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Title: Measuring exposure to non-tuberculous mycobacteria : defining and testing novel antigens
Author: Checkley, Anna M.
ISNI:       0000 0004 2721 7920
Awarding Body: University of Oxford
Current Institution: University of Oxford
Date of Award: 2012
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The tuberculosis (TB) vaccine bacillus bacillus Calmette-Guerin (BCG) has low efficacy against pulmonary TB in the tropics, where most TB disease occurs, and where an effective TB vaccine is most needed. It is possible that new TB vaccines in development may be similarly affected, in particular those based on the current BCG vaccine. There are several hypotheses to explain this phenomenon, one of which is that exposure to related non-tuberculous mycobacteria (NTM) reduces the efficacy of the BCG vaccine. Some animal data suggest that exposure to NTM results in reduced efficacy of BCG, although results from animal experiments are variable. Gamma interferon (IFN-g) responses to purified protein derivative (PPD) in humans also suggest that individuals living in regions where BCG has a low efficacy make robust immune responses to PPD suggestive of NTM exposure. The definition of antigens which are present in common NTM but absent from Mycobacterium tuberculosis (M. tuberculosis) and BCG would allow more detailed testing of this hypothesis. In this thesis, the definition and testing of such antigens are described. First, a bioinformatics pathway was used to define proteins which are present in common NTM and absent from the M. tuberculosis family (M. tuberculosis, BCG and other related mycobacteria). Following this, overlapping peptides from proteins selected during this process were tested in a mouse model of NTM infection, in humans from the UK and US who had NTM isolated from sputum samples, in healthy South Africans with known positive and negative responses to QuantiFERON®-TB Gold In-Tube test (Cellestis) and in cord blood samples. Low level but significant IFN-g responses were detected by ex vivo ELISpot in the healthy South Africans, and to the same peptide pools in individuals from the UK and US using a proliferation assay. No responses were detected in the cord blood cells, or in the mouse model. The implications of these findings, and the potential for further development of a test of NTM exposure, are discussed.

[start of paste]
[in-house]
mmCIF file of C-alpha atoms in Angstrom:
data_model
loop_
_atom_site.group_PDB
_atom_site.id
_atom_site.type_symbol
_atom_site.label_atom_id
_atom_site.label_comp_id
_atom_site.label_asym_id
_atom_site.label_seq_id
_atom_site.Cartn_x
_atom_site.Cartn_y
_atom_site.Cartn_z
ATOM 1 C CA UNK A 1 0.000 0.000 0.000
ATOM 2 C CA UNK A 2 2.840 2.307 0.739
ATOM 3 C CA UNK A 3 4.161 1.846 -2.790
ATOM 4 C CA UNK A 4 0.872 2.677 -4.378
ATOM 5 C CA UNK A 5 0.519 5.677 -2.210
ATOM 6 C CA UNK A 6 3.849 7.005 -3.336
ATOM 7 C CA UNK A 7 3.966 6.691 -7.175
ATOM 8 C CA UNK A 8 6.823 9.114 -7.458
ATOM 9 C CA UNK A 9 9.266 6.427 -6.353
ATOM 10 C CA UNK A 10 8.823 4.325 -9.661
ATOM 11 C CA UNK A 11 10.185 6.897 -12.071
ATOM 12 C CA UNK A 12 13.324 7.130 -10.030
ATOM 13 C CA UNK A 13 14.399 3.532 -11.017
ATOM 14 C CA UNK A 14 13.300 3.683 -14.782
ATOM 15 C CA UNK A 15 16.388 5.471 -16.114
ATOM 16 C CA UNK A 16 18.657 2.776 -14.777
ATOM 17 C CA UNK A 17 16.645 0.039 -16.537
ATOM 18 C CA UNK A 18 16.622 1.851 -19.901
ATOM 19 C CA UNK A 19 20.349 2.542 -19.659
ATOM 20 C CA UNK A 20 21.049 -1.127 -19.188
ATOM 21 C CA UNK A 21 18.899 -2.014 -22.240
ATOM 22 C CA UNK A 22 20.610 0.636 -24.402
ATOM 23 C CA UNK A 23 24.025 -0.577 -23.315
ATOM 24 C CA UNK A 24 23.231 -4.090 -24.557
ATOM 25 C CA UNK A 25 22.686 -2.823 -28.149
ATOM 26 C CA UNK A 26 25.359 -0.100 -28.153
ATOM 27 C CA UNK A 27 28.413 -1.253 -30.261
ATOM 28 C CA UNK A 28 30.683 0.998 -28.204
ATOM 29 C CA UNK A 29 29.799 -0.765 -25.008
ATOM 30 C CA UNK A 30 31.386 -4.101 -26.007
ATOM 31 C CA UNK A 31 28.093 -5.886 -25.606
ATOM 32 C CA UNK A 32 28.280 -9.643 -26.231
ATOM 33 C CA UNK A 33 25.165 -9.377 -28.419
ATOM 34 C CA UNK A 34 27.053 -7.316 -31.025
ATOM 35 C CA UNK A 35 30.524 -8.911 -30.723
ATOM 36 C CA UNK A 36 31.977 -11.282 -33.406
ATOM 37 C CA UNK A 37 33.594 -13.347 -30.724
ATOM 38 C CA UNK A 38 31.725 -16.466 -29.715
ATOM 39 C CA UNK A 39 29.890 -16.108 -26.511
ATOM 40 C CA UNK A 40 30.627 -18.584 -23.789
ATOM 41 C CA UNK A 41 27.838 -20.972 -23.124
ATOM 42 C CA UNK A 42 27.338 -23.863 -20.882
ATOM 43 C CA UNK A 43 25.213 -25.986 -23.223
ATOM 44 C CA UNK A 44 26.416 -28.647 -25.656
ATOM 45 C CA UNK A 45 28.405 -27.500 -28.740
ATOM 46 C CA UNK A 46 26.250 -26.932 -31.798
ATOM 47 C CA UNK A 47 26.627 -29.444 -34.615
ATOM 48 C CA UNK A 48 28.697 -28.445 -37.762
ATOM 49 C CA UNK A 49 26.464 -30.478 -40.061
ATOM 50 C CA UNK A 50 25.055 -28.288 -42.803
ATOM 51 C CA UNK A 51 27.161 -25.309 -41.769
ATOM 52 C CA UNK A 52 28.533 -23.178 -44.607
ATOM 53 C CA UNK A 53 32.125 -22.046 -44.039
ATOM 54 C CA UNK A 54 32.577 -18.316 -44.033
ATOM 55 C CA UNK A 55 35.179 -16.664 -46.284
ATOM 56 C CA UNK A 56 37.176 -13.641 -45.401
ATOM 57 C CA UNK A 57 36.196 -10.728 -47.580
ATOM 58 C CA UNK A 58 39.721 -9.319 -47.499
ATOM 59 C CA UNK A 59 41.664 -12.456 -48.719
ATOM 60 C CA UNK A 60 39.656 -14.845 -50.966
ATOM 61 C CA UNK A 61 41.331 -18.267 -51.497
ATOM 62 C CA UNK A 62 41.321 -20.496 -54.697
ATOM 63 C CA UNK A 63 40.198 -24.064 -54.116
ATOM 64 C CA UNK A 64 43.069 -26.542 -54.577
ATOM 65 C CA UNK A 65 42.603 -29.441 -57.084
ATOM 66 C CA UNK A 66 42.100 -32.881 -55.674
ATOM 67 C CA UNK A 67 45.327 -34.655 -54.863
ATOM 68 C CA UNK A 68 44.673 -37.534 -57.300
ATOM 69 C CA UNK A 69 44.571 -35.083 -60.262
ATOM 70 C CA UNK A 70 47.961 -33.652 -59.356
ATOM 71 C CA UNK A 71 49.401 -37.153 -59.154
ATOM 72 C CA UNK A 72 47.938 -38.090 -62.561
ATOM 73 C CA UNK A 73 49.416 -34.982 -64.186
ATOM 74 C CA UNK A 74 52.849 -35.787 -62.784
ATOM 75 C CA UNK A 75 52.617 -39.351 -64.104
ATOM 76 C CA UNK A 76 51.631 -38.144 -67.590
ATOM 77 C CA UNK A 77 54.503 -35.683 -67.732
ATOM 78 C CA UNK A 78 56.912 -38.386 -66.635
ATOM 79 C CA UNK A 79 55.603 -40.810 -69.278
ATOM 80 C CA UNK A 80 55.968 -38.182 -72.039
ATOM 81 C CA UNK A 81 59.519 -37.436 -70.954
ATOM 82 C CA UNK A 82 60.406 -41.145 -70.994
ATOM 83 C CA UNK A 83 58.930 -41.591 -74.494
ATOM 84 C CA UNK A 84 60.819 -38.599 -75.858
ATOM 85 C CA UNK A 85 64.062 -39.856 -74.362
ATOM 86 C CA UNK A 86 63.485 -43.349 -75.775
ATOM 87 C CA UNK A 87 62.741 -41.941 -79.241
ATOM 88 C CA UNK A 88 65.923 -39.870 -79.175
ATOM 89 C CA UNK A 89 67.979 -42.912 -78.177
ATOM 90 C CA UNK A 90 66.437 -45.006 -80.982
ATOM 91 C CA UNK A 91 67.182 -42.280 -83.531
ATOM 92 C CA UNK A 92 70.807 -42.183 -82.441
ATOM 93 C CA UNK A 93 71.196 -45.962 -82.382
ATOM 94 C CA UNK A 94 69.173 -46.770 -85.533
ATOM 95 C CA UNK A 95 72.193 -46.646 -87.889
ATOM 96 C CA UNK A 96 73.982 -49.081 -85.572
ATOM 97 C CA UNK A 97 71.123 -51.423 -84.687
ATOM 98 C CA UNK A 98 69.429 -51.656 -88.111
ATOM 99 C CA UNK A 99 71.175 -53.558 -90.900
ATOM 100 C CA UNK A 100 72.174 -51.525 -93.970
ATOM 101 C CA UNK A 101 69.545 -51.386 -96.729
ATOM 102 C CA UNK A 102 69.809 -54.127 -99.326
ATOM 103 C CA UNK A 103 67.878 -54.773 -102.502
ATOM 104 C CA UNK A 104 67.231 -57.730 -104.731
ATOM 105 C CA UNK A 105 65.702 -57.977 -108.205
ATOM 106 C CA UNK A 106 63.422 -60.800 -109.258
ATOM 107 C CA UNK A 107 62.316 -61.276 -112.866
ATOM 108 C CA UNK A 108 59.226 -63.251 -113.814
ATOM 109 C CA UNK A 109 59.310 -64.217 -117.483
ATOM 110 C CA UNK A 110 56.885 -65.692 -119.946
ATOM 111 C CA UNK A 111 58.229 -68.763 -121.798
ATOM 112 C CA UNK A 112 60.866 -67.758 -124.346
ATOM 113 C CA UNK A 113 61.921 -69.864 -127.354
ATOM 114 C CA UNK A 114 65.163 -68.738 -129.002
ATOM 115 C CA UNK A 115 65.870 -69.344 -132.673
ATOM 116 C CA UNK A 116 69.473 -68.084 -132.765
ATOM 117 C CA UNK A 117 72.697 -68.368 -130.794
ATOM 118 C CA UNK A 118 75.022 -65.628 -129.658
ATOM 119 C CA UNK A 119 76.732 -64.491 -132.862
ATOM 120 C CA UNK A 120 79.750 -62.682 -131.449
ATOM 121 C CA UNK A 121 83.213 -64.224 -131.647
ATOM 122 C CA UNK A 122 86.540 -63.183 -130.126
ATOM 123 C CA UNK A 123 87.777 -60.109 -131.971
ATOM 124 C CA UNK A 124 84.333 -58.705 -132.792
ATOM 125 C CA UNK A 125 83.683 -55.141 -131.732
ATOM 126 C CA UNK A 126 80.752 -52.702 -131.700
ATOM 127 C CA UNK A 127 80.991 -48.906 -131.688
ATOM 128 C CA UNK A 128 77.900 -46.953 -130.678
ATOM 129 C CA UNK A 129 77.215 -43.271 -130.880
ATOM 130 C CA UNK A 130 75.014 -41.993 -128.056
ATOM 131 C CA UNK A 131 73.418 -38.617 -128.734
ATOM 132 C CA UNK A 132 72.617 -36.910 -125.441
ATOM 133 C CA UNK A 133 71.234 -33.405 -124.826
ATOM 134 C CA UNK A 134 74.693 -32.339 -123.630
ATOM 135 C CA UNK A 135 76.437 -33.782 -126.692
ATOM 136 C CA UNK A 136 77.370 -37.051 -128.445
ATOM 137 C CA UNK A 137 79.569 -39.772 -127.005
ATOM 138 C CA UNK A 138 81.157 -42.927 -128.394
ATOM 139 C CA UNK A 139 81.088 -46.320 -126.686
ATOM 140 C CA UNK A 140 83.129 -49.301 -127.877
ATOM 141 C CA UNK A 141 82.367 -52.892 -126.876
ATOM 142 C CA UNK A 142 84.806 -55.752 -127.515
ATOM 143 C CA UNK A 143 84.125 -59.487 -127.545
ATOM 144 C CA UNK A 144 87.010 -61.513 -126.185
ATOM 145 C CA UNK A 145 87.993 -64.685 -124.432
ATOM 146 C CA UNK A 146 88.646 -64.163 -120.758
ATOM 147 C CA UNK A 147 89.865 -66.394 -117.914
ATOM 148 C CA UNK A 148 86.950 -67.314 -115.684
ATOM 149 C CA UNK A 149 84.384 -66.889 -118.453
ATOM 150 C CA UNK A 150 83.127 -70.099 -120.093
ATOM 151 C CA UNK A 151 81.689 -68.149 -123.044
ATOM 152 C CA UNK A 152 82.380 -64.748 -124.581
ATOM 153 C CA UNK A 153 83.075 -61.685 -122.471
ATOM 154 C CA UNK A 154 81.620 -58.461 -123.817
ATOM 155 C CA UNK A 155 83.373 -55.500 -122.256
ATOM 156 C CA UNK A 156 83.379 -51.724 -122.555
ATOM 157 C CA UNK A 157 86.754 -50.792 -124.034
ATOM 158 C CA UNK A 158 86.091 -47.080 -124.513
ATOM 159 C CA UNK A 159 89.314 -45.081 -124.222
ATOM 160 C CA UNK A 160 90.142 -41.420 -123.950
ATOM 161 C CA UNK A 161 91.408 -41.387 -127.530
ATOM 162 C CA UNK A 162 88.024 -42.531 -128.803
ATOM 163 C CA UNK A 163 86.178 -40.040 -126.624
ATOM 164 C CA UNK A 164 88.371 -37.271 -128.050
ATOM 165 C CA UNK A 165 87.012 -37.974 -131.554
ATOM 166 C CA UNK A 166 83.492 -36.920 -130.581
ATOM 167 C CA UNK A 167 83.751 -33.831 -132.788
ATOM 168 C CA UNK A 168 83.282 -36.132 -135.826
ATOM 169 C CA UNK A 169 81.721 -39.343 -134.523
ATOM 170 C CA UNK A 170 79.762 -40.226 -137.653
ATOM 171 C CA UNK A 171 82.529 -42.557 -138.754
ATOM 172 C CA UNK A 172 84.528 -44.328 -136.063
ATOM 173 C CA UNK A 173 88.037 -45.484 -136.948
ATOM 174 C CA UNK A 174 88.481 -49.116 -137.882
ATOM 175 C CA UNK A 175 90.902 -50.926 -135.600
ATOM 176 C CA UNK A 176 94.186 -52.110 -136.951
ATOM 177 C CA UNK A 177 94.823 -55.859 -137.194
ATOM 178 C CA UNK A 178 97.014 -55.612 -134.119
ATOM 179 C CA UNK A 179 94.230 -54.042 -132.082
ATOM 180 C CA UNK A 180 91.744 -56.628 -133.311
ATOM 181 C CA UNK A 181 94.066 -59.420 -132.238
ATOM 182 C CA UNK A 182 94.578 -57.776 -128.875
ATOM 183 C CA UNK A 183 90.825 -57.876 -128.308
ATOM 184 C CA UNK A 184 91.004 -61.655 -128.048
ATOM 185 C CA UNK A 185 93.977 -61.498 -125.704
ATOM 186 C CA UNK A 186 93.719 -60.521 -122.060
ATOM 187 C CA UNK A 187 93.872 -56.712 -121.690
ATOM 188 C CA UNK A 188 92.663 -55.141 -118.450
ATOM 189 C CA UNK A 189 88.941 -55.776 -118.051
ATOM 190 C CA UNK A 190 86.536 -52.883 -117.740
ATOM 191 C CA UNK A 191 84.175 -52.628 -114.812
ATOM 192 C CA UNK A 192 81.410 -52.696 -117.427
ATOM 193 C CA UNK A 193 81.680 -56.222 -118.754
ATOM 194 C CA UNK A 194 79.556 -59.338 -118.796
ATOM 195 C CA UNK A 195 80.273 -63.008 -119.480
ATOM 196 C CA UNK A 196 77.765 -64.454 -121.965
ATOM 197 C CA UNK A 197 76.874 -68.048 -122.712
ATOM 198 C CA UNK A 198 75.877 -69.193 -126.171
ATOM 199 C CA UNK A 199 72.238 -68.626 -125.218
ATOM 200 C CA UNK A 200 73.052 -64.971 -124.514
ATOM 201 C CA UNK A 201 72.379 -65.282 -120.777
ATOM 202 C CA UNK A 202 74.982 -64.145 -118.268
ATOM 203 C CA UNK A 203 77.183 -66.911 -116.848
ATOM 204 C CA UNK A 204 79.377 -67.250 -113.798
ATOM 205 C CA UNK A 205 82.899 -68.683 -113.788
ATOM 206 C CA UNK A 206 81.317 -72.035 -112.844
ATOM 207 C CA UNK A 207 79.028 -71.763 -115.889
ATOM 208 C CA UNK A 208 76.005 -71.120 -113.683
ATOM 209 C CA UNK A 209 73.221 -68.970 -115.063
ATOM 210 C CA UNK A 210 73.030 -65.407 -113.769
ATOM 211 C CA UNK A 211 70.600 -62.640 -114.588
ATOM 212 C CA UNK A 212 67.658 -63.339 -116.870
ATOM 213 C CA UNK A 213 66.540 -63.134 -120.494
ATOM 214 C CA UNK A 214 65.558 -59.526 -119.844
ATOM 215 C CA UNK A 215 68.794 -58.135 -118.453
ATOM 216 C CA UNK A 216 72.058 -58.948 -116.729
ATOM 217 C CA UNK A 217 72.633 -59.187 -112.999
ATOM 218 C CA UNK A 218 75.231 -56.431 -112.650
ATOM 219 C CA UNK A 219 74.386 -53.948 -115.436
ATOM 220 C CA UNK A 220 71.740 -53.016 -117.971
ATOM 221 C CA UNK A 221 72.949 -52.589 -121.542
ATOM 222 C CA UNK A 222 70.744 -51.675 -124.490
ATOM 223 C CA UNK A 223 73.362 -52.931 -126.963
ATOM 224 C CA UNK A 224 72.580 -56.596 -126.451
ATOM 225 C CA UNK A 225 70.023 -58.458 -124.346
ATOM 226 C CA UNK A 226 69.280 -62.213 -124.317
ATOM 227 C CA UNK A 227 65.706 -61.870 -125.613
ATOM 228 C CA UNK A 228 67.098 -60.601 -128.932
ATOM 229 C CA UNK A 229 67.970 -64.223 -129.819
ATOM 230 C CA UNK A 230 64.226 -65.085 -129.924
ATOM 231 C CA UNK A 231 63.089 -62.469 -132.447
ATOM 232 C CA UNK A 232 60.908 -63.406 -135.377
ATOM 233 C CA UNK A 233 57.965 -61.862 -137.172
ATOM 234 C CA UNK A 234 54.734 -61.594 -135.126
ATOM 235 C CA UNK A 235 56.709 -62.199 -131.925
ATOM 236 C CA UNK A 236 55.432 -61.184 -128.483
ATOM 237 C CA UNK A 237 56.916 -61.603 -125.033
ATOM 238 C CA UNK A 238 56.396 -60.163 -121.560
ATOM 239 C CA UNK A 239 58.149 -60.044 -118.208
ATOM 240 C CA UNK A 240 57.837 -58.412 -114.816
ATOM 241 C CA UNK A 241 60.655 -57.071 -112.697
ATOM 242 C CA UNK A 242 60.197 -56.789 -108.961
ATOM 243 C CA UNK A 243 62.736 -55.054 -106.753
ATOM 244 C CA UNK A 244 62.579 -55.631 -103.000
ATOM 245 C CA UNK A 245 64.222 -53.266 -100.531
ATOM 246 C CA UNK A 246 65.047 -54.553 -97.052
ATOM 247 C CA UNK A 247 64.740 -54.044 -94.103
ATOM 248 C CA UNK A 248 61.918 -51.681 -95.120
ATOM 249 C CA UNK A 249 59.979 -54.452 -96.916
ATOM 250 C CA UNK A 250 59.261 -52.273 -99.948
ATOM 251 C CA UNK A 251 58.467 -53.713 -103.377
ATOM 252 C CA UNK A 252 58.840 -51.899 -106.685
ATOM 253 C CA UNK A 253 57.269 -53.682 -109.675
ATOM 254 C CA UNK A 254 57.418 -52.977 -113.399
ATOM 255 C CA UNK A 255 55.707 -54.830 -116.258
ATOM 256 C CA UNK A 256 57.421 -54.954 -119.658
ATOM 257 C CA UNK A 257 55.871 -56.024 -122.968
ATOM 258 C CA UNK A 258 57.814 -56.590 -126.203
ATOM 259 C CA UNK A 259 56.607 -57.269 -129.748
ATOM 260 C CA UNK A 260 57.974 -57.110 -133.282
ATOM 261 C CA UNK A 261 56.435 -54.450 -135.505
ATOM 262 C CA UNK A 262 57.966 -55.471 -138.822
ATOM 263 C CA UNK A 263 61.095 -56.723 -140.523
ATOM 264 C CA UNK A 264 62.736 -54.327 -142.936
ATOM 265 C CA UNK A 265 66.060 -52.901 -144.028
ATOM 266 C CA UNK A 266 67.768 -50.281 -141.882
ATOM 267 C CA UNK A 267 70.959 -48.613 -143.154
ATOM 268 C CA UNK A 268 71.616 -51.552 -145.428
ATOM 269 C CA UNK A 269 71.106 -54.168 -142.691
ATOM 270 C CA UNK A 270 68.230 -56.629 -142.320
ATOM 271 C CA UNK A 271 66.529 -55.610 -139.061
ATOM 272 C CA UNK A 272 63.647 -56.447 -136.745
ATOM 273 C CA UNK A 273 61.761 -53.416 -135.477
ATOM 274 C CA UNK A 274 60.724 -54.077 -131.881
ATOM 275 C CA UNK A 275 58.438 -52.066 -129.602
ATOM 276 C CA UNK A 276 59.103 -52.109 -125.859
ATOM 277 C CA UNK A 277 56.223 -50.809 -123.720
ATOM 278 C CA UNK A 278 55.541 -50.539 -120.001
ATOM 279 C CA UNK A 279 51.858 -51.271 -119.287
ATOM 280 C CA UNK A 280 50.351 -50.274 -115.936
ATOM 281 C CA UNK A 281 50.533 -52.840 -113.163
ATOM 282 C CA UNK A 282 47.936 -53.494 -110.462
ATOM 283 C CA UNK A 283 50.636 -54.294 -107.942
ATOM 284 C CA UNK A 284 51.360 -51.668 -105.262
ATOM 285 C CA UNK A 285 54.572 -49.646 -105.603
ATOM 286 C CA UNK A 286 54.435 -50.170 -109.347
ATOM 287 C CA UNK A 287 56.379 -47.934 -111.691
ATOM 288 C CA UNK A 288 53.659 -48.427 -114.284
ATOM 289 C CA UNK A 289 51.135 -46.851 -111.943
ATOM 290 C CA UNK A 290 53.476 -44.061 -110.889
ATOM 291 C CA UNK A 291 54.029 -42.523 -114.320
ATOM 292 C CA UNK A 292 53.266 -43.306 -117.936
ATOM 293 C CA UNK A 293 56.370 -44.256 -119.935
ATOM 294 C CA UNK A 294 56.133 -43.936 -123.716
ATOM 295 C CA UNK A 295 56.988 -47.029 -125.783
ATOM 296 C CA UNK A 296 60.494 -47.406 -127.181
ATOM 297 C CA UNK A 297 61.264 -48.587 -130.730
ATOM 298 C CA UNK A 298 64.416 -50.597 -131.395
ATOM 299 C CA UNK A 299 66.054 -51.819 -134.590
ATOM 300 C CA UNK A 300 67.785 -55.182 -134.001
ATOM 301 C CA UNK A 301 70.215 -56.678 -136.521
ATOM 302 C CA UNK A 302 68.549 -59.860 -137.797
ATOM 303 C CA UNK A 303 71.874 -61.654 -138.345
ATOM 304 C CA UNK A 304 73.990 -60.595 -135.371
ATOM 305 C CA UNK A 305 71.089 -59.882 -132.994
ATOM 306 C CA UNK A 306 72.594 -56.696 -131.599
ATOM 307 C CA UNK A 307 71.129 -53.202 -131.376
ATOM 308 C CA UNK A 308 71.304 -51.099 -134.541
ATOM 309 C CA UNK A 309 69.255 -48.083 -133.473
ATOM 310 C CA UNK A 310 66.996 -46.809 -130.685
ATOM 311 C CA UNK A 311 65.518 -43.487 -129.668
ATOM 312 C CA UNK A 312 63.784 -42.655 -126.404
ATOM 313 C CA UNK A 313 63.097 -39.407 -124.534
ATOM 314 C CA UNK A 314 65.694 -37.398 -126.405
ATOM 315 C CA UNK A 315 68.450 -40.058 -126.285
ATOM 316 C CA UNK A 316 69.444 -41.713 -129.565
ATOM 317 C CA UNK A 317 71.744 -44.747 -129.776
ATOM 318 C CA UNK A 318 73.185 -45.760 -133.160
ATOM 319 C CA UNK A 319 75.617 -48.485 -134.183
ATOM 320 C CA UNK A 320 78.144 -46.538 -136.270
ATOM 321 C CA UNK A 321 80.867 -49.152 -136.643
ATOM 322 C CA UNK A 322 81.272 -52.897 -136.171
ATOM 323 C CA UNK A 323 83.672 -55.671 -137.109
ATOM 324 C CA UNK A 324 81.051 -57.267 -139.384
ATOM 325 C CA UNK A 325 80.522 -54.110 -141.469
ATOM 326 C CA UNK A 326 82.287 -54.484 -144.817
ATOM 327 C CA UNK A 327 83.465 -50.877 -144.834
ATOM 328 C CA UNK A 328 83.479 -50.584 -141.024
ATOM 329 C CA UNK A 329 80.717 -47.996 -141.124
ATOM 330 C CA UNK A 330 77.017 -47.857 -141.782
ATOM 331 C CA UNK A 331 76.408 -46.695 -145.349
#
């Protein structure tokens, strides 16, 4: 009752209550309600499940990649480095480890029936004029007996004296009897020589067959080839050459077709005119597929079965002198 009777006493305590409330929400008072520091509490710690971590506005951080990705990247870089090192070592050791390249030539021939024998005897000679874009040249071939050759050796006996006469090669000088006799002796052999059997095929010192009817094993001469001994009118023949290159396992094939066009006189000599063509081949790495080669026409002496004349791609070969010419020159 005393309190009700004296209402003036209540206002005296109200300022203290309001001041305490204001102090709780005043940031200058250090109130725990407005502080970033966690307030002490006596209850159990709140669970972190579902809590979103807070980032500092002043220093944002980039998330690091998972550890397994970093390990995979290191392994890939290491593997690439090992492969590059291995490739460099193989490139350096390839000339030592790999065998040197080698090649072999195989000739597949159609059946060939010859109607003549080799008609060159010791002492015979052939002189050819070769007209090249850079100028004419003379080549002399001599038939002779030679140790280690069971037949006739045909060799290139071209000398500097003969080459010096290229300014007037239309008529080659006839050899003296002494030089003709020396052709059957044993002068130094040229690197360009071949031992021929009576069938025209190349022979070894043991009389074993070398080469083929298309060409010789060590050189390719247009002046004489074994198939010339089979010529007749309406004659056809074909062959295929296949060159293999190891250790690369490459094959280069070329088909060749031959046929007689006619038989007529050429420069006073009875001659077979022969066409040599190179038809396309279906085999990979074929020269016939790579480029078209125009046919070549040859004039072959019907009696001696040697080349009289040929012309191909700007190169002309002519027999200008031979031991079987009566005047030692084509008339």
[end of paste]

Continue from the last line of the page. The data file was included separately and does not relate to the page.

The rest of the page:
Supervisor: McShane, Helen Sponsor: Medical Research Council
Qualification Name: Thesis (Ph.D.) Qualification Level: Doctoral
EThOS ID:  DOI: Not available
Keywords: Bioinformatics (life sciences) ; Immunology ; Infectious diseases